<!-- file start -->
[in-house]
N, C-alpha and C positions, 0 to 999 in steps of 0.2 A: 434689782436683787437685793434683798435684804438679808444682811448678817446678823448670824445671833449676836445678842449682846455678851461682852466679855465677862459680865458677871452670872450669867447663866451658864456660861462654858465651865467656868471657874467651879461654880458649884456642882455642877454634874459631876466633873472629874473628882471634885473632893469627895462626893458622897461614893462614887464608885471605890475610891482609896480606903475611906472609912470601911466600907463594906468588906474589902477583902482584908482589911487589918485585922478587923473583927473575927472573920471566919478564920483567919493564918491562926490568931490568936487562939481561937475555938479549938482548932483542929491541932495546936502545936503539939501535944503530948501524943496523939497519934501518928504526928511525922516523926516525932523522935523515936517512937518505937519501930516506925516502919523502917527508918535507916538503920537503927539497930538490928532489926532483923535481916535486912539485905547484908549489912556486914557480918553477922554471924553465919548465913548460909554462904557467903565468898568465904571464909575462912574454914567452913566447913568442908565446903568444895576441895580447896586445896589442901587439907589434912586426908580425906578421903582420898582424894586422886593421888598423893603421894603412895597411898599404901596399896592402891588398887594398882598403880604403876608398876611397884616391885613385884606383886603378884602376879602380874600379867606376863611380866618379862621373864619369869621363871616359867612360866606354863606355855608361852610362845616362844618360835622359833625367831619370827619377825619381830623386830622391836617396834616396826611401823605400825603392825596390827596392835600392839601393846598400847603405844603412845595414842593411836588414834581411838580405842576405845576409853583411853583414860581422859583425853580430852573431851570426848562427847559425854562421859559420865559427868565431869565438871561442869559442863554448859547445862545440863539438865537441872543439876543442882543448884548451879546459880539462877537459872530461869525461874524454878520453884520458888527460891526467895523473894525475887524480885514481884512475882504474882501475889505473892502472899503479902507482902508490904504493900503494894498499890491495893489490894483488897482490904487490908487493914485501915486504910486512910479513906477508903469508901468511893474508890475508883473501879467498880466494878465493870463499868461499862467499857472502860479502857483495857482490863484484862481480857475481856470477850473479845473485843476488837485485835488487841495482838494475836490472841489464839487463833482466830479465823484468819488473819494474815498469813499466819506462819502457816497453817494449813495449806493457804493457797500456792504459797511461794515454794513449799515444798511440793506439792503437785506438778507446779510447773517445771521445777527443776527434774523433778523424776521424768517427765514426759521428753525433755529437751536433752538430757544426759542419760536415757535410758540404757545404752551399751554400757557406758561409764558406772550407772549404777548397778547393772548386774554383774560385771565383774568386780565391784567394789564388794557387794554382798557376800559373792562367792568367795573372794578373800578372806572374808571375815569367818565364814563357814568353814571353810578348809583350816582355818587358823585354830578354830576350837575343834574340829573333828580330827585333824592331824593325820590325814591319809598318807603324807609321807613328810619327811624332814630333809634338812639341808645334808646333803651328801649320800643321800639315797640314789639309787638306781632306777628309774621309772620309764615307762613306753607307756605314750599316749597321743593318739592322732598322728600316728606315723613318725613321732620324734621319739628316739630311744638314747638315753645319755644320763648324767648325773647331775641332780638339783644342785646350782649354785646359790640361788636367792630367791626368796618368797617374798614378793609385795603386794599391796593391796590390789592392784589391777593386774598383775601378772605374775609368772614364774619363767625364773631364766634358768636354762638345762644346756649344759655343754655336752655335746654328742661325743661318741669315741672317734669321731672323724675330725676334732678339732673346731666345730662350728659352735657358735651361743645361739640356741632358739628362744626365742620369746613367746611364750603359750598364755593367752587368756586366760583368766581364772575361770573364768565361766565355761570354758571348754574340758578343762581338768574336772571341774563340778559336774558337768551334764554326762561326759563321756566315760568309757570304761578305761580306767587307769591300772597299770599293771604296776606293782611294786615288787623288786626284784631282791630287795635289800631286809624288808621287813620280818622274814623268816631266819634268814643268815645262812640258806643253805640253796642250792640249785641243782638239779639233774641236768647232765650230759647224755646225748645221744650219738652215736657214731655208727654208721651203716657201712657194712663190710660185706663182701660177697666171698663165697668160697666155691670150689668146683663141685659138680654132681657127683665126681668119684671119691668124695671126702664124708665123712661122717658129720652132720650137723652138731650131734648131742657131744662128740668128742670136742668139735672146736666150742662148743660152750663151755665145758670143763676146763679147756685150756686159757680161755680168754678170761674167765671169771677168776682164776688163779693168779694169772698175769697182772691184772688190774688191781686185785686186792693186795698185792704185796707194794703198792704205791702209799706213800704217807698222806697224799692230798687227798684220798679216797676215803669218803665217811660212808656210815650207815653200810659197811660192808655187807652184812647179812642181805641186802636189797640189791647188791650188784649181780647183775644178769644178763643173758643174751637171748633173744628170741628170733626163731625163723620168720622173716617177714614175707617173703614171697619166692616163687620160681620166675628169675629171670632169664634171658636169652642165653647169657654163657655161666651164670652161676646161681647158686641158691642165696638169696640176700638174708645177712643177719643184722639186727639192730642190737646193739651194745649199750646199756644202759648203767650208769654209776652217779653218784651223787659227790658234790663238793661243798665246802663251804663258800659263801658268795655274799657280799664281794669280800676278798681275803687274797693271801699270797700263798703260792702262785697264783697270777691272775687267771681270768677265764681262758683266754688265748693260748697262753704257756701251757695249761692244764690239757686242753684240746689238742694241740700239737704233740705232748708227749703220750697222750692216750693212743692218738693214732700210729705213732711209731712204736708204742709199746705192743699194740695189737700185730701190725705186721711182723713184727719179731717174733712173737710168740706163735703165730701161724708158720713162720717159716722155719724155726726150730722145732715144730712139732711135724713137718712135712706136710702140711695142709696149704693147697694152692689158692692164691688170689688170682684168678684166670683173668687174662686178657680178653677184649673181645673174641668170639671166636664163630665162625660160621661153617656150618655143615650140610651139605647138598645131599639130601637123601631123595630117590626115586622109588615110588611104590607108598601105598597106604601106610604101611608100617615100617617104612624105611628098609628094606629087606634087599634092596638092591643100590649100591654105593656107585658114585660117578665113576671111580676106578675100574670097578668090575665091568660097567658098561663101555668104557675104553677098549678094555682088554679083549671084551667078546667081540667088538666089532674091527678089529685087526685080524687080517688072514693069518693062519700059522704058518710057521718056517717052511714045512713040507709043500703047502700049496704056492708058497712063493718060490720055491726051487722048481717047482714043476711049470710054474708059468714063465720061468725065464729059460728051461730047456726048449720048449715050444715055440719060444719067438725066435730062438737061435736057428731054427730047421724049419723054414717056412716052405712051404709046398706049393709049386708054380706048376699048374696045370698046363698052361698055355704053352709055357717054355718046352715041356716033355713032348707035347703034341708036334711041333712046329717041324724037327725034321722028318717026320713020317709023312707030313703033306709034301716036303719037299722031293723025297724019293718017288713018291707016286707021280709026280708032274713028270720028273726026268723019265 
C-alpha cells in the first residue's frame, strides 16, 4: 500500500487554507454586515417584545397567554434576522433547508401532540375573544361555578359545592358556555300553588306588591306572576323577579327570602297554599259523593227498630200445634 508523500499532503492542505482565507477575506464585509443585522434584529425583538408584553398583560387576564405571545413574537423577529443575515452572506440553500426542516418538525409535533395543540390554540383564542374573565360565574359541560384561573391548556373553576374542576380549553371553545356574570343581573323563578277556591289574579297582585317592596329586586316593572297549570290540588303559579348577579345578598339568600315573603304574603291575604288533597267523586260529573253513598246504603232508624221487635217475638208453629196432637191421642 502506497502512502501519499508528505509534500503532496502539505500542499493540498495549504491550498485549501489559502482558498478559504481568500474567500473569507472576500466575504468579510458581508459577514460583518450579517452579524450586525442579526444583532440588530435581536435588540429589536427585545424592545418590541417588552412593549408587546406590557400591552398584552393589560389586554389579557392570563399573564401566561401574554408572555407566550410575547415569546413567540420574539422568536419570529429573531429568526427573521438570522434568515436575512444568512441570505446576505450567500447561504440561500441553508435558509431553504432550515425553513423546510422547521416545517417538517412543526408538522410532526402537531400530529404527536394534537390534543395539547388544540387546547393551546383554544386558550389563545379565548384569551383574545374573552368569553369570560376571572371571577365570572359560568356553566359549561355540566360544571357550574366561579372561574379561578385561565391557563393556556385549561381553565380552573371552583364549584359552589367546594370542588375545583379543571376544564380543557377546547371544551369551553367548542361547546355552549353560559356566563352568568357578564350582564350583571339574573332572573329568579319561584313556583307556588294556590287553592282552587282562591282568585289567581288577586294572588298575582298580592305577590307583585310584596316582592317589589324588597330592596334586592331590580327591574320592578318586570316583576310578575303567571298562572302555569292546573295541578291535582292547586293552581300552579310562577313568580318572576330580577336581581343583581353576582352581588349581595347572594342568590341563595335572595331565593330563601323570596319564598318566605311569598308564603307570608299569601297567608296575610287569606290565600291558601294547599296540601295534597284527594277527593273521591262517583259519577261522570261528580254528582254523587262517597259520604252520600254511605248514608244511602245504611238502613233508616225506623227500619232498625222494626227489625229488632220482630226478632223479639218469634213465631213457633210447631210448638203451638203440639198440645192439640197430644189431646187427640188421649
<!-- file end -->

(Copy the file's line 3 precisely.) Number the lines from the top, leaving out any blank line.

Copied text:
C-alpha cells in the first residue's frame, strides 16, 4: 500500500487554507454586515417584545397567554434576522433547508401532540375573544361555578359545592358556555300553588306588591306572576323577579327570602297554599259523593227498630200445634 508523500499532503492542505482565507477575506464585509443585522434584529425583538408584553398583560387576564405571545413574537423577529443575515452572506440553500426542516418538525409535533395543540390554540383564542374573565360565574359541560384561573391548556373553576374542576380549553371553545356574570343581573323563578277556591289574579297582585317592596329586586316593572297549570290540588303559579348577579345578598339568600315573603304574603291575604288533597267523586260529573253513598246504603232508624221487635217475638208453629196432637191421642 502506497502512502501519499508528505509534500503532496502539505500542499493540498495549504491550498485549501489559502482558498478559504481568500474567500473569507472576500466575504468579510458581508459577514460583518450579517452579524450586525442579526444583532440588530435581536435588540429589536427585545424592545418590541417588552412593549408587546406590557400591552398584552393589560389586554389579557392570563399573564401566561401574554408572555407566550410575547415569546413567540420574539422568536419570529429573531429568526427573521438570522434568515436575512444568512441570505446576505450567500447561504440561500441553508435558509431553504432550515425553513423546510422547521416545517417538517412543526408538522410532526402537531400530529404527536394534537390534543395539547388544540387546547393551546383554544386558550389563545379565548384569551383574545374573552368569553369570560376571572371571577365570572359560568356553566359549561355540566360544571357550574366561579372561574379561578385561565391557563393556556385549561381553565380552573371552583364549584359552589367546594370542588375545583379543571376544564380543557377546547371544551369551553367548542361547546355552549353560559356566563352568568357578564350582564350583571339574573332572573329568579319561584313556583307556588294556590287553592282552587282562591282568585289567581288577586294572588298575582298580592305577590307583585310584596316582592317589589324588597330592596334586592331590580327591574320592578318586570316583576310578575303567571298562572302555569292546573295541578291535582292547586293552581300552579310562577313568580318572576330580577336581581343583581353576582352581588349581595347572594342568590341563595335572595331565593330563601323570596319564598318566605311569598308564603307570608299569601297567608296575610287569606290565600291558601294547599296540601295534597284527594277527593273521591262517583259519577261522570261528580254528582254523587262517597259520604252520600254511605248514608244511602245504611238502613233508616225506623227500619232498625222494626227489625229488632220482630226478632223479639218469634213465631213457633210447631210448638203451638203440639198440645192439640197430644189431646187427640188421649